Are we able to make a difference in the threat that the COVID-19 virus presents? I believe we can make a big difference in lessening that threat. In fact, we are making a difference.

The number of people testing positive for the virus continues to increase in Clark County and Boulder City. The number of positive tests in Boulder City has exceeded 120 as I write this on July 30. However, the rate of new cases is slowing.

What I believe is making that difference is the thoughtfulness I see people around town giving to others by wearing a face covering or mask. When Gov. Steve Sisolak began the reopening process I know many of us became less cautious.

The stay at home guidelines were difficult, to say the least. But, by staying home, the rate the infection was spreading decreased significantly. The same was true of the number of people being hospitalized and those who lost their lives.

When reopening began, so did the increase in the rate of people becoming sick. As there was more person-to-person contact, the rate increased more quickly. Now the rate is slowing and I believe the attention people are giving to wearing a face mask or covering is helping significantly.

I do understand the masks can be a bother. Wearing one when it is 110 degrees is uncomfortable. But I am seeing many more people wearing masks and the rate of infections is slowing.

We need to remember, the masks help to protect others from those that may be infected and may not know it. We should respect others by taking the responsibility seriously. We should be doing the other things the medical experts also recommend with frequent hand washing, social distancing, avoiding large gatherings and limiting person-to-person contact when possible.

The city continues to offer free testing for people who believe they may have been in contact with someone who is infected or is having symptoms. More information is available for an appointment at https://www.bcnv.org/COVID-19 or by calling 702-293-9329.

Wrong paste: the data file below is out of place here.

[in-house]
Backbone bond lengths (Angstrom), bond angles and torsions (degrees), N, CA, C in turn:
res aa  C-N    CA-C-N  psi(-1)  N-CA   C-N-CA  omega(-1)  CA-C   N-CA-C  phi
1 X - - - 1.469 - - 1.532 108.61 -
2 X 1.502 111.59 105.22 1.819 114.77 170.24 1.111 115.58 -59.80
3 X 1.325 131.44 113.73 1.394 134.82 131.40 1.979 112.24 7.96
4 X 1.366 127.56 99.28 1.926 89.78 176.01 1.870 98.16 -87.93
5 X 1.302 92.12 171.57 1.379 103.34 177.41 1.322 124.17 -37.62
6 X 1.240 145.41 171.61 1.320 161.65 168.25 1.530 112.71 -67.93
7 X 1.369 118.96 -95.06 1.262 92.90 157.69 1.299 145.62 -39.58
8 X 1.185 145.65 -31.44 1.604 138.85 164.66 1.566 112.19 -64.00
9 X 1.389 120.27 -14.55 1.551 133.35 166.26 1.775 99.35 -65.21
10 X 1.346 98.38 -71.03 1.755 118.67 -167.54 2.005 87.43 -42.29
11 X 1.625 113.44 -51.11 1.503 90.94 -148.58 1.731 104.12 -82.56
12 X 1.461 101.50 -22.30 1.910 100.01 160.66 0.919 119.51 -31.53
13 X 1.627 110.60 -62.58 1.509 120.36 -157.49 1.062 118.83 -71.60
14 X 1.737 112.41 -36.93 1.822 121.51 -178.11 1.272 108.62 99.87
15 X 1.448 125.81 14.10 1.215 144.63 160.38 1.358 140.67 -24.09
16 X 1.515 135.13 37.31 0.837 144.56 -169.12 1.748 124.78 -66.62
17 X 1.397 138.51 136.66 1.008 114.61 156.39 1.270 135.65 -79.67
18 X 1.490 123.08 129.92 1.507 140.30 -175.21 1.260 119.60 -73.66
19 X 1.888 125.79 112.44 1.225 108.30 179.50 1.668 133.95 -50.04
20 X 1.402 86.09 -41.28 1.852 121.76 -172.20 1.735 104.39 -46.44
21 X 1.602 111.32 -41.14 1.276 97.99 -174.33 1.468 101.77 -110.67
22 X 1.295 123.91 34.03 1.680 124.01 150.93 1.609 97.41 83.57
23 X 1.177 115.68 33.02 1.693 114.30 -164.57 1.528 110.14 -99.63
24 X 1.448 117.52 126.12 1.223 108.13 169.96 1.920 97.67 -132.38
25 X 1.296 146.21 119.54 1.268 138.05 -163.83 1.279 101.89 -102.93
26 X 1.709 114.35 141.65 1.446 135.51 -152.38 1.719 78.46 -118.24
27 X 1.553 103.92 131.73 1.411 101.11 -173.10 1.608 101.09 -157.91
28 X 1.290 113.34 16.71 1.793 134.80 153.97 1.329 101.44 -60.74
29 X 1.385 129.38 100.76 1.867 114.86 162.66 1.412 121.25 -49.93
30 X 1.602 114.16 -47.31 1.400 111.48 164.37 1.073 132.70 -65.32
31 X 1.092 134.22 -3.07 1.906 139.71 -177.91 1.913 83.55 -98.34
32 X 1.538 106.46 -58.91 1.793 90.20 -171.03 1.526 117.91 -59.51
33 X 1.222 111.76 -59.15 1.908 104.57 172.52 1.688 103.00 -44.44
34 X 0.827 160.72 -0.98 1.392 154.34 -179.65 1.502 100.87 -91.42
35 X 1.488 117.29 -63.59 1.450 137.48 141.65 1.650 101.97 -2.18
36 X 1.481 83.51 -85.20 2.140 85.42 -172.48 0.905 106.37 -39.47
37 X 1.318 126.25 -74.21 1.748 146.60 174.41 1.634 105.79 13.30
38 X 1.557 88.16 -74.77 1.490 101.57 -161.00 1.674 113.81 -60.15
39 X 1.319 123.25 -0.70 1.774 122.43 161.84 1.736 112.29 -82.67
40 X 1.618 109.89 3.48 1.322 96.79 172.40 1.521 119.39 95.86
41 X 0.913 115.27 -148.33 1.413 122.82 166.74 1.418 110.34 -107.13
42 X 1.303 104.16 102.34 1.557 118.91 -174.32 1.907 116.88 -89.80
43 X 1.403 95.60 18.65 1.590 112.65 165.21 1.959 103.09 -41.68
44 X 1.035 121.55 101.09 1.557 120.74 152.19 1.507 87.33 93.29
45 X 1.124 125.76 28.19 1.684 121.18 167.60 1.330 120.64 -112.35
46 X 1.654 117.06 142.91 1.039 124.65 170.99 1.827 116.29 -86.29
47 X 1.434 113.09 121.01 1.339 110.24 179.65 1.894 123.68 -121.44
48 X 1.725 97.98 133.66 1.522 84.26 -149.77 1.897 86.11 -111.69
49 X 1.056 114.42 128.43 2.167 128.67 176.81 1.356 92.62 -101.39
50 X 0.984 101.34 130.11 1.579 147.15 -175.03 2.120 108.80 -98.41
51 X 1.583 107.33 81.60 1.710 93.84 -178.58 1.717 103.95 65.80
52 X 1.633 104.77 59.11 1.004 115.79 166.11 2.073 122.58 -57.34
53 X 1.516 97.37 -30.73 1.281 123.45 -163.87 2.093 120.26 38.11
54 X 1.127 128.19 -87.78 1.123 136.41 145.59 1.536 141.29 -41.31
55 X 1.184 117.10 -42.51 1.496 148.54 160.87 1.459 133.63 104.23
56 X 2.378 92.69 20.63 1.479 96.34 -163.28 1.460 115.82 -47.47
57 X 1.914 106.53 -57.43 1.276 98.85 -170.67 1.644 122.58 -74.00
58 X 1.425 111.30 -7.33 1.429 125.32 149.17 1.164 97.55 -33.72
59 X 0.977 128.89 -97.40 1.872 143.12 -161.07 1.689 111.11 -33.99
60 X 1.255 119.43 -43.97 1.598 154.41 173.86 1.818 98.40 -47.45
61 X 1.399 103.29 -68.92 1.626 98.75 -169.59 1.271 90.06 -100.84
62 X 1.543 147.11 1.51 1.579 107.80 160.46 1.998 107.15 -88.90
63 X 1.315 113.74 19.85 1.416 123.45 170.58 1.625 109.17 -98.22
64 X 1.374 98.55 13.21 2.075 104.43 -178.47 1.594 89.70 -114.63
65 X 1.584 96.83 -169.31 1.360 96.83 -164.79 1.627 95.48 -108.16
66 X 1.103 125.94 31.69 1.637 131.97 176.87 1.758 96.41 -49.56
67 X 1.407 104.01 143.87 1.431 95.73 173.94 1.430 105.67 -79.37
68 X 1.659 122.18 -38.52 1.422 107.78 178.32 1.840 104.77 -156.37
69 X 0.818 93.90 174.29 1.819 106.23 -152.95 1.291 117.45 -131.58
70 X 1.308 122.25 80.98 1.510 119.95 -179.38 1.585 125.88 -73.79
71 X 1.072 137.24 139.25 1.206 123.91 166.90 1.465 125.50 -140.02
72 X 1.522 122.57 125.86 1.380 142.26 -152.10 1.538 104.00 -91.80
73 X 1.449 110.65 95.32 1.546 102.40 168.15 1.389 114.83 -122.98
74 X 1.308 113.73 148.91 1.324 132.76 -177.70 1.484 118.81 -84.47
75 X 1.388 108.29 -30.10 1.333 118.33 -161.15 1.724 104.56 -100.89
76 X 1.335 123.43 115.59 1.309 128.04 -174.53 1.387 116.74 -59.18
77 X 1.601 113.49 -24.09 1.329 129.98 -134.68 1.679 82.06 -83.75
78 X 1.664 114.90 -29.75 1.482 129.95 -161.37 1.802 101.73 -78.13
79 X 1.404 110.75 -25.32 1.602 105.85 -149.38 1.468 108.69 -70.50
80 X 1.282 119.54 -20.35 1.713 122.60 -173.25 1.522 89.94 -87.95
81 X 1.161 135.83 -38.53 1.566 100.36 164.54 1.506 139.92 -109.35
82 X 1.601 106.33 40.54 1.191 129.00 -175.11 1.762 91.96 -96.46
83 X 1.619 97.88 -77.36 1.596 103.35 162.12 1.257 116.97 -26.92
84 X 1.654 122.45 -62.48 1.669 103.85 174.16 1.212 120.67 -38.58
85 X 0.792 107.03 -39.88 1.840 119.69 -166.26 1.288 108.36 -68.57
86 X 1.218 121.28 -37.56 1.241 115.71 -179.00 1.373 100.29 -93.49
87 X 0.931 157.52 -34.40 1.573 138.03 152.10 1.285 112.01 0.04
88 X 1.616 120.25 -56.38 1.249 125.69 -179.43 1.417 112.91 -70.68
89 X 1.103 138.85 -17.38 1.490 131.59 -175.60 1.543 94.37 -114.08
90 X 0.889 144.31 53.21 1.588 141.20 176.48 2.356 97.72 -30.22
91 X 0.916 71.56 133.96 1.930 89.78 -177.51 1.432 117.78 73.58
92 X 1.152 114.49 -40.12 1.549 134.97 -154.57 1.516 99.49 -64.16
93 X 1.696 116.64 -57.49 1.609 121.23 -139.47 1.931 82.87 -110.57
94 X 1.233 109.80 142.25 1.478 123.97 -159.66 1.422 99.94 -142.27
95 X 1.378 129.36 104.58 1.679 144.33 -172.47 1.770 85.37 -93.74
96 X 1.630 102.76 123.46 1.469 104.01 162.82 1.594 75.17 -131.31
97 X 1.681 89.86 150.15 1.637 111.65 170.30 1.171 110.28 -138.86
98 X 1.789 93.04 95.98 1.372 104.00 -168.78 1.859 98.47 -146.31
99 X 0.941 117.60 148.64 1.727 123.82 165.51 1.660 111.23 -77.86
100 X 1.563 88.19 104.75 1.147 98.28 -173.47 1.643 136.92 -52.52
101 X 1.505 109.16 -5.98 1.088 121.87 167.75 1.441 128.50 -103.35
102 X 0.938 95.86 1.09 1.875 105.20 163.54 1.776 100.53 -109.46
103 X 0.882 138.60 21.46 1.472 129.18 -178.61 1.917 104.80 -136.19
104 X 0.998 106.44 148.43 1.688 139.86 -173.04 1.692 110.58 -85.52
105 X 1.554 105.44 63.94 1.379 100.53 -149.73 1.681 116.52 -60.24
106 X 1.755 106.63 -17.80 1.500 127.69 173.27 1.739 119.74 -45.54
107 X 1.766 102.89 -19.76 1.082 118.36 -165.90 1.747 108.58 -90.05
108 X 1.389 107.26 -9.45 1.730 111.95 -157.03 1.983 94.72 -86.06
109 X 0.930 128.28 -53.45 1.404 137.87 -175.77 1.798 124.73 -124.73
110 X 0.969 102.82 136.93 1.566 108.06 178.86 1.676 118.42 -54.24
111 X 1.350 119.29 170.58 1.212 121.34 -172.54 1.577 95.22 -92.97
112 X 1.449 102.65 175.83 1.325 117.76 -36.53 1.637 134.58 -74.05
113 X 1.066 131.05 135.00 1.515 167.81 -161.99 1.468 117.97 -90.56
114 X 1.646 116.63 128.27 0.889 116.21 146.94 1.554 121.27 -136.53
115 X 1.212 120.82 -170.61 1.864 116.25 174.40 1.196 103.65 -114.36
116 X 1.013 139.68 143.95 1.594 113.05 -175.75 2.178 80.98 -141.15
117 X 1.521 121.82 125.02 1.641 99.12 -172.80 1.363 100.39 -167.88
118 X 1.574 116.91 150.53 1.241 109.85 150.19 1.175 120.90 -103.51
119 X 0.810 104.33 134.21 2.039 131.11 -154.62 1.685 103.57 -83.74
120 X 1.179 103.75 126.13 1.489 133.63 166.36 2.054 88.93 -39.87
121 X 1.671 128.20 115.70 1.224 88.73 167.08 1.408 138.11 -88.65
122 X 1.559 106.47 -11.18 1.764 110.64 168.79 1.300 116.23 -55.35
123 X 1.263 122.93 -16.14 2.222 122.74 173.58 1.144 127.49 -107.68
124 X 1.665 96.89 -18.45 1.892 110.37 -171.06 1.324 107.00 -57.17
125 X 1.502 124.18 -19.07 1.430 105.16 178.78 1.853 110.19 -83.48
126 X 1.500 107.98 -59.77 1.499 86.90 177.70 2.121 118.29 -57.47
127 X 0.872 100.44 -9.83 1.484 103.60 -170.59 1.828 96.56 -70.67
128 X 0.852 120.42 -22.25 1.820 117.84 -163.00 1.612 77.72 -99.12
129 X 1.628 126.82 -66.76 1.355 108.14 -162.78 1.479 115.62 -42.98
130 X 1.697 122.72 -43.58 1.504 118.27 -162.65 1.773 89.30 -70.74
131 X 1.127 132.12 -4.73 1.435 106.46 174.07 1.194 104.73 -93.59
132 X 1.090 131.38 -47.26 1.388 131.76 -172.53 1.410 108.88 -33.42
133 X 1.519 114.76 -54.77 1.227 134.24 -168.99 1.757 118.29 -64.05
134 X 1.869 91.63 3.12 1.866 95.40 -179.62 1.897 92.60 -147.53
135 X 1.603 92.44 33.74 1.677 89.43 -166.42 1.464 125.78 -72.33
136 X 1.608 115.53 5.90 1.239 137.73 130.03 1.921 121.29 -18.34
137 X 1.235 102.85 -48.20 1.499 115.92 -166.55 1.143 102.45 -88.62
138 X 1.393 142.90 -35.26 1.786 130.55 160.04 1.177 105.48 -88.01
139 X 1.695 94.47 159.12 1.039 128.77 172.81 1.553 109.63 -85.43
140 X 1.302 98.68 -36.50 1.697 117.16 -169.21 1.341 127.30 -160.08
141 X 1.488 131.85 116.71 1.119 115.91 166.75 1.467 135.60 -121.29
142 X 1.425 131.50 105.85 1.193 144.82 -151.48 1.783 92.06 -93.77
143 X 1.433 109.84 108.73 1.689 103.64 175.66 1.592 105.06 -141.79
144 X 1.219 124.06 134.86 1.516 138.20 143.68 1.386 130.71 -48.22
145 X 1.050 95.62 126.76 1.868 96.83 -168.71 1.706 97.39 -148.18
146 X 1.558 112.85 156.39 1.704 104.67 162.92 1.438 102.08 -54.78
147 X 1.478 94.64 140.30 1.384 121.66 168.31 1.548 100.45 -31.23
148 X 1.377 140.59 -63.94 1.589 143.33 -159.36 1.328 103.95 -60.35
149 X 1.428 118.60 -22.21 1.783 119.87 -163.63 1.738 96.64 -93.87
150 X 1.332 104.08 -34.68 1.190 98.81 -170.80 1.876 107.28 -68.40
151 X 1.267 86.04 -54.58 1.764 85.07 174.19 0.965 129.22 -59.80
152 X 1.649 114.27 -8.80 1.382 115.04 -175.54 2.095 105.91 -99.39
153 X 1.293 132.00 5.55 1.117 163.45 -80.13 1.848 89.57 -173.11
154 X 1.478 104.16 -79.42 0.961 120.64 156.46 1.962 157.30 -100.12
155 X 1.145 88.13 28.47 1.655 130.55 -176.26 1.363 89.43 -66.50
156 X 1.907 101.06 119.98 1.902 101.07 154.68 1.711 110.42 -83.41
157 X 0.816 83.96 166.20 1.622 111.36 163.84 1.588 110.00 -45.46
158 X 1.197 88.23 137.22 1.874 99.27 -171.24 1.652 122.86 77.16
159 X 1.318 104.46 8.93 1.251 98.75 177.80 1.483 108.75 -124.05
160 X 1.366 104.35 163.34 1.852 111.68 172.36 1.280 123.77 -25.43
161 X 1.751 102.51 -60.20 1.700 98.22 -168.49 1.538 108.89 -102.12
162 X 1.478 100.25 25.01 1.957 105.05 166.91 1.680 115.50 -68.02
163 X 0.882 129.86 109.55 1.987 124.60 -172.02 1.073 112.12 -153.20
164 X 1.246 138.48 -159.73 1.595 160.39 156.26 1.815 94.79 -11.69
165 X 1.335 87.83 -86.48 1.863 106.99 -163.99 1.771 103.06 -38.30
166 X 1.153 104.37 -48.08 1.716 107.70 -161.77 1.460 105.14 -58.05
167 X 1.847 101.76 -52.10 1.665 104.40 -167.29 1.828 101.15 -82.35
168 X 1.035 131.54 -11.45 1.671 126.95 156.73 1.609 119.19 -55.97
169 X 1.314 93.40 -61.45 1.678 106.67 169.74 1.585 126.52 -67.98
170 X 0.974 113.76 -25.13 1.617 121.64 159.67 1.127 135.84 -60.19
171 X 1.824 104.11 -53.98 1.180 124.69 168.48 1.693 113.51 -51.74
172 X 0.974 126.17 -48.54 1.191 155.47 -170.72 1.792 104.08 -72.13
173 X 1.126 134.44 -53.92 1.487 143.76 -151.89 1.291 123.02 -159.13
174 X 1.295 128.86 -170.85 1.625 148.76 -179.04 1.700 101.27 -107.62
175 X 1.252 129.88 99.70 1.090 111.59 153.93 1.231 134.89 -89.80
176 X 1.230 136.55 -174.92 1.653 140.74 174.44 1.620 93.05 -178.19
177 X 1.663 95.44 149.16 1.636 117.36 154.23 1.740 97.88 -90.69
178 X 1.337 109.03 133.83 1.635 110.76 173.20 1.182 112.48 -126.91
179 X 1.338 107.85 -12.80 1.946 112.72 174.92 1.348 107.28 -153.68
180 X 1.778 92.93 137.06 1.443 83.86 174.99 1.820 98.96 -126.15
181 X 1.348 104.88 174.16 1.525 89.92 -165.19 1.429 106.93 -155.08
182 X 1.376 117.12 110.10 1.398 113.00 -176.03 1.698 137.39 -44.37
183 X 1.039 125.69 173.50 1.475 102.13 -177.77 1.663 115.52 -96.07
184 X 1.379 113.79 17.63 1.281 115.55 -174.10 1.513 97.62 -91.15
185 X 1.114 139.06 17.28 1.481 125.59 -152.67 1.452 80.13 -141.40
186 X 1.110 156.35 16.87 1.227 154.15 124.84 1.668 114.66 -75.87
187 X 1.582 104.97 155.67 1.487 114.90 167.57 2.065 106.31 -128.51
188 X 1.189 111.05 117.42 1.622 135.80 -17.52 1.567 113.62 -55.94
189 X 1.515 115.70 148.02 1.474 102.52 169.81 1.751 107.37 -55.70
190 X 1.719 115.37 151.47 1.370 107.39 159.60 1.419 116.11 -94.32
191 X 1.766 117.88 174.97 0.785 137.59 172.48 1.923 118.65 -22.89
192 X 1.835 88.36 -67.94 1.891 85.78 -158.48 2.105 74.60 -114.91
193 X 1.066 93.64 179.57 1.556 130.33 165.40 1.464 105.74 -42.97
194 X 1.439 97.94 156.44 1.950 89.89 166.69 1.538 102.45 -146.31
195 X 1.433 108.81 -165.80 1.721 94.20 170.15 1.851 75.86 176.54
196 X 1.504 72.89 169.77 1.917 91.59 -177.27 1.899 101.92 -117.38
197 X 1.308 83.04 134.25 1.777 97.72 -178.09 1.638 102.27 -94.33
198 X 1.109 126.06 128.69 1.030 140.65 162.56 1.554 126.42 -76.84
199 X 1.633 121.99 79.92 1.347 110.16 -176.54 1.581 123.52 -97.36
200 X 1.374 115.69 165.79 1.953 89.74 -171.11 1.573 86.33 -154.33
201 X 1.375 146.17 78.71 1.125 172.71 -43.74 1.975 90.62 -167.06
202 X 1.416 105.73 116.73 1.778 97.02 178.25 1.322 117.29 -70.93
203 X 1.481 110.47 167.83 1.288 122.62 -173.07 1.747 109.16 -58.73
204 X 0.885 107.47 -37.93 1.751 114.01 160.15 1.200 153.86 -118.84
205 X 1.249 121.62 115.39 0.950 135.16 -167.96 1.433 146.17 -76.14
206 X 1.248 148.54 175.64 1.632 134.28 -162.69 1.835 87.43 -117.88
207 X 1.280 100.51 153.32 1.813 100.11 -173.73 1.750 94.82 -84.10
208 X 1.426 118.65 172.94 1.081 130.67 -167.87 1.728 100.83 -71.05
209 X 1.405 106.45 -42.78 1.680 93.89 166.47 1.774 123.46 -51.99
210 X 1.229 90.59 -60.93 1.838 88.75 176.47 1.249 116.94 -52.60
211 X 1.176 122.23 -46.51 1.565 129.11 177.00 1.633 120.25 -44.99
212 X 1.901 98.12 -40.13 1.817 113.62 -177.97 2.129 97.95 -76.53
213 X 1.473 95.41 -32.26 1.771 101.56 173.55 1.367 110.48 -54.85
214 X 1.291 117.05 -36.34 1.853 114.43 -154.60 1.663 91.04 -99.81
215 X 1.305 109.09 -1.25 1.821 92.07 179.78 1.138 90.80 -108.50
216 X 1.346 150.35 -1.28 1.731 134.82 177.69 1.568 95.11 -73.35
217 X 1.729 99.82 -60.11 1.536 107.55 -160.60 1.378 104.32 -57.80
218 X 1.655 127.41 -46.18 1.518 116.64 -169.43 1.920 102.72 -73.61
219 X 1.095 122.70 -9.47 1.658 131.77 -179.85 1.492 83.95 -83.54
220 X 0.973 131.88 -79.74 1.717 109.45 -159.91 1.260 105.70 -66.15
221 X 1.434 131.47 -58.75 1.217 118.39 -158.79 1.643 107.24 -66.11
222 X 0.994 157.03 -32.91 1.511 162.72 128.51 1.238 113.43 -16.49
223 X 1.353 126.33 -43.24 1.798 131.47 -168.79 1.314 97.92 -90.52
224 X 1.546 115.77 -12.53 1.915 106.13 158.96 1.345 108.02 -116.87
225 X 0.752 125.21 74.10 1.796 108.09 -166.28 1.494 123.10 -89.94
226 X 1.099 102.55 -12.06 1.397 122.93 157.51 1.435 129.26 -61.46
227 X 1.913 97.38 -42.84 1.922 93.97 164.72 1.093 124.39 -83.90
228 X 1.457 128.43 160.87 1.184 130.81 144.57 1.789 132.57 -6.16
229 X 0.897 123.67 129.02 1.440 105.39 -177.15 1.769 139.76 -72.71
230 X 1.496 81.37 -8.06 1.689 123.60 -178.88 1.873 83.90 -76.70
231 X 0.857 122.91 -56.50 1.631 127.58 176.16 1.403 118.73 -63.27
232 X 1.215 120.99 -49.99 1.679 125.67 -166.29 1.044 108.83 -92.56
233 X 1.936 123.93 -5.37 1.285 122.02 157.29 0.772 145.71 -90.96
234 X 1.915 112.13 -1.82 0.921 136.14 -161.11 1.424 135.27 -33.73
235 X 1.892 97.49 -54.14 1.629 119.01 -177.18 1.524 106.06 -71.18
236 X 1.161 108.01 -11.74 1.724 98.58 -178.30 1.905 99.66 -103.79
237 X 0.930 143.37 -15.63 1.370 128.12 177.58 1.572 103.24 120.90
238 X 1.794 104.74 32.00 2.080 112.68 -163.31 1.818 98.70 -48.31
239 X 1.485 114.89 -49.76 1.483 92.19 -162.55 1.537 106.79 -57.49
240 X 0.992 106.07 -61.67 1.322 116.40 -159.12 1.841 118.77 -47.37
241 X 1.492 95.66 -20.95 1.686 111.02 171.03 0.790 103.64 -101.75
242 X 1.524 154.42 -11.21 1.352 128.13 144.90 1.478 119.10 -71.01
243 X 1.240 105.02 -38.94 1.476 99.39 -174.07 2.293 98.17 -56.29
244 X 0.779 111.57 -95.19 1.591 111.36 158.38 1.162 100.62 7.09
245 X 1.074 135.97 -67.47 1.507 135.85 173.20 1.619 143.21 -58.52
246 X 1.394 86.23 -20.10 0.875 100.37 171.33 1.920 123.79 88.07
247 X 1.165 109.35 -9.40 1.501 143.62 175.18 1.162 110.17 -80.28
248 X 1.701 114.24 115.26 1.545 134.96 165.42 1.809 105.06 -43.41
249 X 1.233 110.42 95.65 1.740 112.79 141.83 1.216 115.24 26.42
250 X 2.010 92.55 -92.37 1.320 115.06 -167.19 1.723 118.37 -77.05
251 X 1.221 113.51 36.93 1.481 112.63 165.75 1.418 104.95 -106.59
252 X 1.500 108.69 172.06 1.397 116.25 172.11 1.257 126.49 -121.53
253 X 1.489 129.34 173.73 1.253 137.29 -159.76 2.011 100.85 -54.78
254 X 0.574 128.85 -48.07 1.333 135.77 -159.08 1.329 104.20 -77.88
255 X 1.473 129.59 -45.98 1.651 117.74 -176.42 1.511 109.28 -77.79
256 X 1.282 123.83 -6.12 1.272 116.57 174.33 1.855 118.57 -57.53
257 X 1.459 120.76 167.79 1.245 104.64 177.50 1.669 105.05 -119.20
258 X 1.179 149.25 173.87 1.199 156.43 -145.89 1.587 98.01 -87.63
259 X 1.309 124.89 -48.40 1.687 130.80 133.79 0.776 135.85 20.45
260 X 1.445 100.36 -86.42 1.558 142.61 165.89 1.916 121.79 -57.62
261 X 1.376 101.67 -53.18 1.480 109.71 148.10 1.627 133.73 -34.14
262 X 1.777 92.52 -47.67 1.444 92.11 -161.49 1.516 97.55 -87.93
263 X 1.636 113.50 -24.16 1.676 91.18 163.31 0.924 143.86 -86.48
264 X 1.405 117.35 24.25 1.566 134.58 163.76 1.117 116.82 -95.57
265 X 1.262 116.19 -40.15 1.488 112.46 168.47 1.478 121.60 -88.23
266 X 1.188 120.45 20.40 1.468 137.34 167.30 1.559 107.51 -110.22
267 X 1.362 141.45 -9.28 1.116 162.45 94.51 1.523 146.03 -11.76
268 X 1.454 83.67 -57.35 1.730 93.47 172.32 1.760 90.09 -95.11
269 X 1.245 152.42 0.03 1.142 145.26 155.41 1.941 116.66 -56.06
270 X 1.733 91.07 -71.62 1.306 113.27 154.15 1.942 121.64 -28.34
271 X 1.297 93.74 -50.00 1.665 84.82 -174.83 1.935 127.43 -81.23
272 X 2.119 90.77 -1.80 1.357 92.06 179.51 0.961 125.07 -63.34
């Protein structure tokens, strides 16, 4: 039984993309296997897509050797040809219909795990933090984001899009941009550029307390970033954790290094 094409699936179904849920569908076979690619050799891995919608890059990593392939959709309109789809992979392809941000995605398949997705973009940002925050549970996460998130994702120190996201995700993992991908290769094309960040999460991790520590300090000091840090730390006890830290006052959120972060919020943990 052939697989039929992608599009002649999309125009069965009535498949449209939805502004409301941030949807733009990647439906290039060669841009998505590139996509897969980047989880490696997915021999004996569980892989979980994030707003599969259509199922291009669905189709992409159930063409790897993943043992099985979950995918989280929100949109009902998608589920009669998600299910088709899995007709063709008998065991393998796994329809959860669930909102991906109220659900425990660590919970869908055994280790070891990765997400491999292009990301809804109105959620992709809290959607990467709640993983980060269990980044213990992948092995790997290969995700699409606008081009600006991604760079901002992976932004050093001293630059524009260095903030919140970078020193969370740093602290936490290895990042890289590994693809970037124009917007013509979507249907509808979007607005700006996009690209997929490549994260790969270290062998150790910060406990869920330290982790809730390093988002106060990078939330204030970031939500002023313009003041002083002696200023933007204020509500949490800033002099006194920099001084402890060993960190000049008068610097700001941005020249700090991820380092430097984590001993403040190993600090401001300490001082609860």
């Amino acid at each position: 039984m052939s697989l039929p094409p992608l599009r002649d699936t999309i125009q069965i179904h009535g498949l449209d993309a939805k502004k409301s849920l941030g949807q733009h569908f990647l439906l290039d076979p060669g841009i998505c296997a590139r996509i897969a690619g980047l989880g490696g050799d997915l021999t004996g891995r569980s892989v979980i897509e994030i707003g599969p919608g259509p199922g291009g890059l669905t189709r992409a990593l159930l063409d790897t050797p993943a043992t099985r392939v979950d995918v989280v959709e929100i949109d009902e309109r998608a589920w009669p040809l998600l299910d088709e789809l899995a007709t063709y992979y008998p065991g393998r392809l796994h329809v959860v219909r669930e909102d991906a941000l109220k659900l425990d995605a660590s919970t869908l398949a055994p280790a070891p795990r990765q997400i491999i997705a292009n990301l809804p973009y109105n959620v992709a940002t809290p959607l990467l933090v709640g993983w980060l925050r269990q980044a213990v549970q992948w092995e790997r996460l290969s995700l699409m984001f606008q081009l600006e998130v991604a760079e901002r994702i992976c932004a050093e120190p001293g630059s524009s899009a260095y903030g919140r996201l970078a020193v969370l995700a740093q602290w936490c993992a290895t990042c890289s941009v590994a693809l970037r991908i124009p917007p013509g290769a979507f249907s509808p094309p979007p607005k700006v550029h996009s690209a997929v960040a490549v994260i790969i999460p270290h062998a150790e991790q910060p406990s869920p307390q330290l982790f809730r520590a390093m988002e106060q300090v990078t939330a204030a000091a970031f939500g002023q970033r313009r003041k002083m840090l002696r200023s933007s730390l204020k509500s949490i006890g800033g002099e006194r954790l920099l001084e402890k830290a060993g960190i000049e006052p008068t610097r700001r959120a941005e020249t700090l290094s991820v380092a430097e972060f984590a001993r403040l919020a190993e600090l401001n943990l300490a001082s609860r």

We must use the best available methods to slow the spread of the virus until our medical experts and scientists solve this pandemic. Let’s keep working to keep each other safe.

Wastewater proposal

I want to address another issue that was brought up recently regarding the wastewater Boulder City produces. The Southern Nevada Water Authority may be considering a project to build a pipeline from Henderson through Railroad Pass to our wastewater facility. Allegedly, this is to reclaim the water. Much of the water is currently discharged to the desert after being treated. The city sells some of the treated water to the solar energy projects in Eldorado Valley. The city has received approximately $750,000 over the past couple of years from these sales.

If the true purpose of the SNWA was to reclaim the water, there are cheaper ways of doing so. I have been told on one hand that the water is already treated sufficiently to be returned to the Colorado River. One the other hand, I have been told that additional treatment is needed. It is never a good sign when opposite answers from supposed experts are received.

I do know the water is treated well enough to spray around for dust control on solar projects and the Interstate 11 construction because that is happening.

What is also known is that the construction of the wastewater line from Henderson would easily be used to facilitate dense development in Eldorado Valley below Railroad Pass. All at the expense of the ratepayers like us.

When I see the following recommendation to be considered along with this pipeline proposal, I become extremely concerned: Require out-of-valley development to return wastewater to Lake Mead and embed the principles of the SNWA’s out-of-valley water use policy within municipal codes and Las Vegas Valley Water District service rules.

Please read that statement again. The SNWA wants the ability to change our city code by “embedding” their idea of growth. I believe such a statement would be the death knell for our conservative growth policies. An agency should never have the power to dictate our policies regarding growth.

Kiernan McManus is mayor of Boulder City. He is a native of Boulder City first elected to City Council in 2017.


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